• The 50th centile is not emphasized as each baby has their own “normal”, rather than an ideal mean/average.
  • There is no scope for a baby’s length/height past 2 years of age.
  • For babies who were preterm, there is a separate preterm birth section within the health professional’s notes but not in the individual record. There is also an adult height prediction and BMI chart in the health professional’s notes.
  • The new charts appear different to the previous ones as the pattern of growth is based on breastfed babies. This means the weight centiles are lower than the charts whose data was predominately collected from formula fed babies.

*It is quite normal for newborn babies to lose up to 10% of their birth weight before they start regaining. If your baby’s weight loss exceeds this amount, you will be advised by your healthcare provider about what you can do.

The following charts are in the Well Child/Tamariki Ora Healthbook

  • Graph for head circumference for girls and boys 0-2 years
  • Graph for weight for girls and boys 0-1 year
  • Graph for length for girls and boys 0-2 years
  • Graph for weight for girls and boys 1-5 years
  • Graph for height for girls and boys 2-5 years

How can I interpret my baby’s growth chart?

Put simply, if 100 children of the same age and gender were all weighed and measured and these numbers were graphed, there would be a large variation between individual children. If your child’s weight was on the 10th centile, then this means that in a group of 100 children they are within a group of 10 who are either the same weight, or less and 90% of the children would weigh more.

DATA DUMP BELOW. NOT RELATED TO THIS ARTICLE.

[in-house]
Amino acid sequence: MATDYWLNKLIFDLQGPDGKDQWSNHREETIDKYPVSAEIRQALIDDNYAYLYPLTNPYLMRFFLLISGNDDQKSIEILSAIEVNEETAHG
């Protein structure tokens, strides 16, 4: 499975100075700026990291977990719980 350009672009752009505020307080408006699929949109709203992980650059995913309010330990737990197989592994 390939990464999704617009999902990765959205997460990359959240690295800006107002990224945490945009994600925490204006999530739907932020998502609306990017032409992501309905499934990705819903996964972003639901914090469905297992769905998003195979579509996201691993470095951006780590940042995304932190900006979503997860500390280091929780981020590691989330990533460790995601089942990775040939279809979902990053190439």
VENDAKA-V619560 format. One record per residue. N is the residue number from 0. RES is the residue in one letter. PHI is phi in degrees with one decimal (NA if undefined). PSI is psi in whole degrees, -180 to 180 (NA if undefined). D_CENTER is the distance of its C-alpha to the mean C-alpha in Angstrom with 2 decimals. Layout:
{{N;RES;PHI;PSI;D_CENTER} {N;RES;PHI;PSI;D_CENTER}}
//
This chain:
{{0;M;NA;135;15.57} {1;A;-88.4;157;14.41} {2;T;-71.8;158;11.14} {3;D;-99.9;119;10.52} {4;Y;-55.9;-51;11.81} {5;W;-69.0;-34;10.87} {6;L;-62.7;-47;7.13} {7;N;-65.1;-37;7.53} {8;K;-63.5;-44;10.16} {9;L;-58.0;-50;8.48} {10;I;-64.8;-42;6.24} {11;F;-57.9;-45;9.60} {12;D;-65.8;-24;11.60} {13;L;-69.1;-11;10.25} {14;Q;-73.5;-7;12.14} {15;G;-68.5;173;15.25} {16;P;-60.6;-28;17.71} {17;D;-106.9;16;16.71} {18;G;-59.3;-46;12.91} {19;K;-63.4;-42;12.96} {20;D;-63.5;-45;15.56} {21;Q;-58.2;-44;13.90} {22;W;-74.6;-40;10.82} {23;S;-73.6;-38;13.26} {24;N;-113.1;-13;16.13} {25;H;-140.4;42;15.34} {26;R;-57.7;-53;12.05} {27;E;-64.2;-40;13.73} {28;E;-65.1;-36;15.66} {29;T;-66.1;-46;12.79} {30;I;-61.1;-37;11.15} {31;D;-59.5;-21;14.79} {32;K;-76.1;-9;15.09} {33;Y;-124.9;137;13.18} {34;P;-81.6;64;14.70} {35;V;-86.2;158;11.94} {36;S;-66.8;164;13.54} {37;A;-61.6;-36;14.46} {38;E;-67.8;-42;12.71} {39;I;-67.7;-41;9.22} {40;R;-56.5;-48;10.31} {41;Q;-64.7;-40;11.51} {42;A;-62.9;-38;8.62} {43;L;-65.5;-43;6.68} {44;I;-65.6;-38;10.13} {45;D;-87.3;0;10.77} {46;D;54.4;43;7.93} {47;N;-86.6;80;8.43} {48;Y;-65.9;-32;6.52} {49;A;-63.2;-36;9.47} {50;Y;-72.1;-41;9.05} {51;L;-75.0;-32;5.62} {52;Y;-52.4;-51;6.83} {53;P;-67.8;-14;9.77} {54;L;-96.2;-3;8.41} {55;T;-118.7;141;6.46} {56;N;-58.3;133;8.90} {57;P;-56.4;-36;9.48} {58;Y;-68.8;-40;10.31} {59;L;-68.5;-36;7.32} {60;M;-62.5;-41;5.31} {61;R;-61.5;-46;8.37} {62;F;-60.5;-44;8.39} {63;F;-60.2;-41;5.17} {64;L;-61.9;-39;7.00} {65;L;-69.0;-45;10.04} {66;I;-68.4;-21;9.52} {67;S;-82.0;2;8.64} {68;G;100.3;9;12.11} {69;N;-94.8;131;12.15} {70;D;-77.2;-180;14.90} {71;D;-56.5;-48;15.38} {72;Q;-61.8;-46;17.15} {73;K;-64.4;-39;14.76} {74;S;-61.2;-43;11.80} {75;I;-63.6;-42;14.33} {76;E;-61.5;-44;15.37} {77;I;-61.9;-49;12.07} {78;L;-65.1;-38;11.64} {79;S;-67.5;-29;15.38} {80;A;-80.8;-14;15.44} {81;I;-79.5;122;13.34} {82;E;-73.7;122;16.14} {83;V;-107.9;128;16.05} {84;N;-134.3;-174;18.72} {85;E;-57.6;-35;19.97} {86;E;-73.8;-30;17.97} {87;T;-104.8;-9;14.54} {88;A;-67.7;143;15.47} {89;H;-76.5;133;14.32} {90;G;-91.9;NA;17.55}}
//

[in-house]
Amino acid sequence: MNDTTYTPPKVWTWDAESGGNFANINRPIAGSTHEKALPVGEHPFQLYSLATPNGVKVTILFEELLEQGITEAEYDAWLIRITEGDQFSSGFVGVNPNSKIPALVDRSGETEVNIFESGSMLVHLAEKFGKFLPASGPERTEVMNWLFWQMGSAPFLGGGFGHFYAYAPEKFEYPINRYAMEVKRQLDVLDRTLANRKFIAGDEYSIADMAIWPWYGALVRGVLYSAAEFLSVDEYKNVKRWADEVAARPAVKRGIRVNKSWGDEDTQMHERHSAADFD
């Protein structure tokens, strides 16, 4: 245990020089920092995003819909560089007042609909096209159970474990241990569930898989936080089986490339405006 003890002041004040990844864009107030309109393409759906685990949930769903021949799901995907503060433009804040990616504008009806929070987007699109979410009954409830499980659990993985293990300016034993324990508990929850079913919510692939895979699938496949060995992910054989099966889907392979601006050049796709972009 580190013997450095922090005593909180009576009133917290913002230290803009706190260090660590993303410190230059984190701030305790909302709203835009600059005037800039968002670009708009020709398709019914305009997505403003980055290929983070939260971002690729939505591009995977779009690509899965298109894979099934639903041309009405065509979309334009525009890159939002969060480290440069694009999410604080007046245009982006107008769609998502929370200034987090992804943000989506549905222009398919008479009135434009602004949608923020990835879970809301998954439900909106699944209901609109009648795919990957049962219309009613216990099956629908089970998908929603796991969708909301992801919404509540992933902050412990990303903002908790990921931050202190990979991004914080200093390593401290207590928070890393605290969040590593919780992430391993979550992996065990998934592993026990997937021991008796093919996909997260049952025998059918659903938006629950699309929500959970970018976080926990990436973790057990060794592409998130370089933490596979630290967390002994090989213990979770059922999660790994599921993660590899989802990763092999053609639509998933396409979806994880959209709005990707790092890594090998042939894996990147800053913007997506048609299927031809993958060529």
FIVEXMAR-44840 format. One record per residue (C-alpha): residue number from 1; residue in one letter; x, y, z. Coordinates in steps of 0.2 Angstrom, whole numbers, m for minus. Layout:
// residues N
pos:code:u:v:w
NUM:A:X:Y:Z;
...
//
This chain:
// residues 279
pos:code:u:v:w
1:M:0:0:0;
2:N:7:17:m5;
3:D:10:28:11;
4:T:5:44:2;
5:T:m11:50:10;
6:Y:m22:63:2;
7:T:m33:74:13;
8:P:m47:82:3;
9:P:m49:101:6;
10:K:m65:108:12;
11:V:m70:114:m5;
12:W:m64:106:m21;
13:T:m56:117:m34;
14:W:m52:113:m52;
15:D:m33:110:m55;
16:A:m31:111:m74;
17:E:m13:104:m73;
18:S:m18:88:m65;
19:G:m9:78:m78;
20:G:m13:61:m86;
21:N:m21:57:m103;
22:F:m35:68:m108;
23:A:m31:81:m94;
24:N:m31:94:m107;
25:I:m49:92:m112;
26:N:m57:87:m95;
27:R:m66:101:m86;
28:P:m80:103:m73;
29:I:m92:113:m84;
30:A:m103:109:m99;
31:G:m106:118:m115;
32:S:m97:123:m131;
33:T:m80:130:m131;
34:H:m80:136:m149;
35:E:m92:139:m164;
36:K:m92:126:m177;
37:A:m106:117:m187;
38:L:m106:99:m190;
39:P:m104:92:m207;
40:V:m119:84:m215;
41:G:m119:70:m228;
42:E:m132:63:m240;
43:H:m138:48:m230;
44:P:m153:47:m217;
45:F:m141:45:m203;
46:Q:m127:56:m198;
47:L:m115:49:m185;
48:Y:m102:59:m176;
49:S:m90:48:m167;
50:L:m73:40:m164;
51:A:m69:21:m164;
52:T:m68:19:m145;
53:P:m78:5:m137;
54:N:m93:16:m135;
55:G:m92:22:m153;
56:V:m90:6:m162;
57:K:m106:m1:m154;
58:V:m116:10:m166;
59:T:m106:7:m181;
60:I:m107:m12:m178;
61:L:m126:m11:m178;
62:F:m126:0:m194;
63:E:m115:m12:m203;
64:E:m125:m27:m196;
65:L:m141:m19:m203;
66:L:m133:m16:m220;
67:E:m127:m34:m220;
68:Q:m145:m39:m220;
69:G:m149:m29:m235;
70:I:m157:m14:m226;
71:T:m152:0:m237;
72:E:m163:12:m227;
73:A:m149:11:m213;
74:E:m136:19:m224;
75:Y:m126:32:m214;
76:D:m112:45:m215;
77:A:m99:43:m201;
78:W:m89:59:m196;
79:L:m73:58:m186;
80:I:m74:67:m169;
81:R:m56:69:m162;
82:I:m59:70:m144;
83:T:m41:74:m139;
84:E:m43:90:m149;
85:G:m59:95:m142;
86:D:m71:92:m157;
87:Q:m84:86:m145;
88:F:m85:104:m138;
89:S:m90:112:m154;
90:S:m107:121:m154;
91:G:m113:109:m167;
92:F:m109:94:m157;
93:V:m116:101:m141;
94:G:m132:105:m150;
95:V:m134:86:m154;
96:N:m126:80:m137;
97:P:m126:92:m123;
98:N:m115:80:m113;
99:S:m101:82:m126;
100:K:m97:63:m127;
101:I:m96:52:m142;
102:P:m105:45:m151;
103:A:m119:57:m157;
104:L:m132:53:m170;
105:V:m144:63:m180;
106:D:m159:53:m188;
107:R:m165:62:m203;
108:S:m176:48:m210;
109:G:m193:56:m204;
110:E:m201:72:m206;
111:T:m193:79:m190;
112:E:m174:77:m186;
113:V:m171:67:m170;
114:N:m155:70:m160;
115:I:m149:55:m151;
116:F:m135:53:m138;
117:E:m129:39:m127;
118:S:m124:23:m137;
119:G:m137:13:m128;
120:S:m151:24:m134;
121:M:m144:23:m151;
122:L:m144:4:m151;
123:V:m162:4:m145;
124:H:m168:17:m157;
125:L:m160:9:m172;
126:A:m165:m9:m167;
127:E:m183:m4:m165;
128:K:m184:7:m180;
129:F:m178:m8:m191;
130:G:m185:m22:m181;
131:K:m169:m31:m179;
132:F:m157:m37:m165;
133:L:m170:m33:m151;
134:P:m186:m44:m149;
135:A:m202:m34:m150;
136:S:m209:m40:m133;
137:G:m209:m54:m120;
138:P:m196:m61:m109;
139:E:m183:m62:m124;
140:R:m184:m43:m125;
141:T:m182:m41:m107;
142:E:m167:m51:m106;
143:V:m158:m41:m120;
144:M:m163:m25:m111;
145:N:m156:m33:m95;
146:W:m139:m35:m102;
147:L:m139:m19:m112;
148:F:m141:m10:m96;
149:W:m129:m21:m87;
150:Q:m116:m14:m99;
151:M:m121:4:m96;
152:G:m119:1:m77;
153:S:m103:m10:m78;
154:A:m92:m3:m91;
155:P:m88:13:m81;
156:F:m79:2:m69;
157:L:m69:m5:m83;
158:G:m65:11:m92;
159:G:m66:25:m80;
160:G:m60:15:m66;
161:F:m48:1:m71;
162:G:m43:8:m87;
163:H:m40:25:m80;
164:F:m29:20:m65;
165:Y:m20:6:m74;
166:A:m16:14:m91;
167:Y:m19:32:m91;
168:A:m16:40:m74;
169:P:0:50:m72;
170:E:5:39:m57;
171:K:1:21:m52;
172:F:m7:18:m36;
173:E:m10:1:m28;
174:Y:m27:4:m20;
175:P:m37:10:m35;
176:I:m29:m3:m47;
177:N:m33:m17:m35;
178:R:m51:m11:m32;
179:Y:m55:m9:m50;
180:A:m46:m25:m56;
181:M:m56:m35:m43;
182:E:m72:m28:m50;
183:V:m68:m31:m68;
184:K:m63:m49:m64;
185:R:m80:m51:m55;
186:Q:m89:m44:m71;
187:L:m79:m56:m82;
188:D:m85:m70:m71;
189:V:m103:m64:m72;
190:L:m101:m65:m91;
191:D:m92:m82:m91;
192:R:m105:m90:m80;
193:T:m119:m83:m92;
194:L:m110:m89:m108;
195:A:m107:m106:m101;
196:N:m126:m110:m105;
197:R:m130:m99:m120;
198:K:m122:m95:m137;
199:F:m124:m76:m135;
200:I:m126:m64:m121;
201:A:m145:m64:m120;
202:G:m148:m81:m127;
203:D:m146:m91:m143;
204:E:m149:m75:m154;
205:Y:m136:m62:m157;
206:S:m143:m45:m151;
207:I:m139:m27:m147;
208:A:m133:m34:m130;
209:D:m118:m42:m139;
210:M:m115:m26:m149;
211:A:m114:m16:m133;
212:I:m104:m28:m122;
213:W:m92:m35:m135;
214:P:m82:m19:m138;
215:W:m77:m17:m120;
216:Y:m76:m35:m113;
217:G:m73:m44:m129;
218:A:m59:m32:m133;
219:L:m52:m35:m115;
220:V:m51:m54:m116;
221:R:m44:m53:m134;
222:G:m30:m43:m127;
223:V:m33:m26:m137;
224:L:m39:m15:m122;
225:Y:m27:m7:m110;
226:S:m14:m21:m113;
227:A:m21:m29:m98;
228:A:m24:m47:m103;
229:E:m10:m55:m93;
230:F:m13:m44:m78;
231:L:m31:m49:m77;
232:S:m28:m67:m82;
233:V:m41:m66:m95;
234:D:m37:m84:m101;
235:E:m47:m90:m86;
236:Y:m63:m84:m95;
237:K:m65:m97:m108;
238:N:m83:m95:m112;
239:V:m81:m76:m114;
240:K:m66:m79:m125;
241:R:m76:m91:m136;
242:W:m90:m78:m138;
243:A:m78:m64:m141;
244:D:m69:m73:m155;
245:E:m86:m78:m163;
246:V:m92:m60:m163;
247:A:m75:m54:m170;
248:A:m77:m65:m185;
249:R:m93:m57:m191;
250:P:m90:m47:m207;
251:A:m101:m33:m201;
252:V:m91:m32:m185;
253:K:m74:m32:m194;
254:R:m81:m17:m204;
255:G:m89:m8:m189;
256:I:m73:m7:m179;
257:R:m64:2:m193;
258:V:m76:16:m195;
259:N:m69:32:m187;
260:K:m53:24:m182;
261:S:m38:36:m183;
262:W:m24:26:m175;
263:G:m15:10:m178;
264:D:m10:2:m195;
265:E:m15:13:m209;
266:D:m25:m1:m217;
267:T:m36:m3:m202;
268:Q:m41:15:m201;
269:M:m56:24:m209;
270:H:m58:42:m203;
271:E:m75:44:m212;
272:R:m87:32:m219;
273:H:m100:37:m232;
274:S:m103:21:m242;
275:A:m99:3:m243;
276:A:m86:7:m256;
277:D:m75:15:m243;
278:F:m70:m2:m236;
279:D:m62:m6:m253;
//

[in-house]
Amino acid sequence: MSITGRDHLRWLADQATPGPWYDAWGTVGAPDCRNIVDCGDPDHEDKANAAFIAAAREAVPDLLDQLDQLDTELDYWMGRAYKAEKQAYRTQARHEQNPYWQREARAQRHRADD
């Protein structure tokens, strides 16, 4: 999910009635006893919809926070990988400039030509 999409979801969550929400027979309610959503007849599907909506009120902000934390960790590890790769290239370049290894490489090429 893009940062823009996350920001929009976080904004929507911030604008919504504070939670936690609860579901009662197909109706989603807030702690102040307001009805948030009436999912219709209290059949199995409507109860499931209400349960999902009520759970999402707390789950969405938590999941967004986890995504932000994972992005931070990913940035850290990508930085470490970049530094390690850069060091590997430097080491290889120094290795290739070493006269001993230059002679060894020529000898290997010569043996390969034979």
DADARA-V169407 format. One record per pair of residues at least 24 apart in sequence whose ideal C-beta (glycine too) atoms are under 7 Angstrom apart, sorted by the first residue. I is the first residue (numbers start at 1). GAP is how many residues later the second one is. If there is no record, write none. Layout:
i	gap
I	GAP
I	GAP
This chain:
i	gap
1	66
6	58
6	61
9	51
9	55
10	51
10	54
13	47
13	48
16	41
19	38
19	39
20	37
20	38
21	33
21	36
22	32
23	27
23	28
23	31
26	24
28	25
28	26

Over time and with each health check individual measurements are joined by a continuous line. And it is the shape of this line which is important. Sudden rises or dips can be alarming and may necessitate a doctor’s assessment.

When a child is “tracking” along the same centile line from birth or gradually moving upwards to another centile it is generally a sign that the child is still growing. Weights and measurements which are taken and recorded over a longer period of time give more of an accurate picture of a child’s growth. Very frequent weighs, e.g. every week or so, can cause more alarm than reassurance. Unless you or your healthcare provider are worried about your baby’s growth then monthly weighs and measurements after the age of two weeks is the general recommendation.

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Written by Jane Barry on behalf of Huggies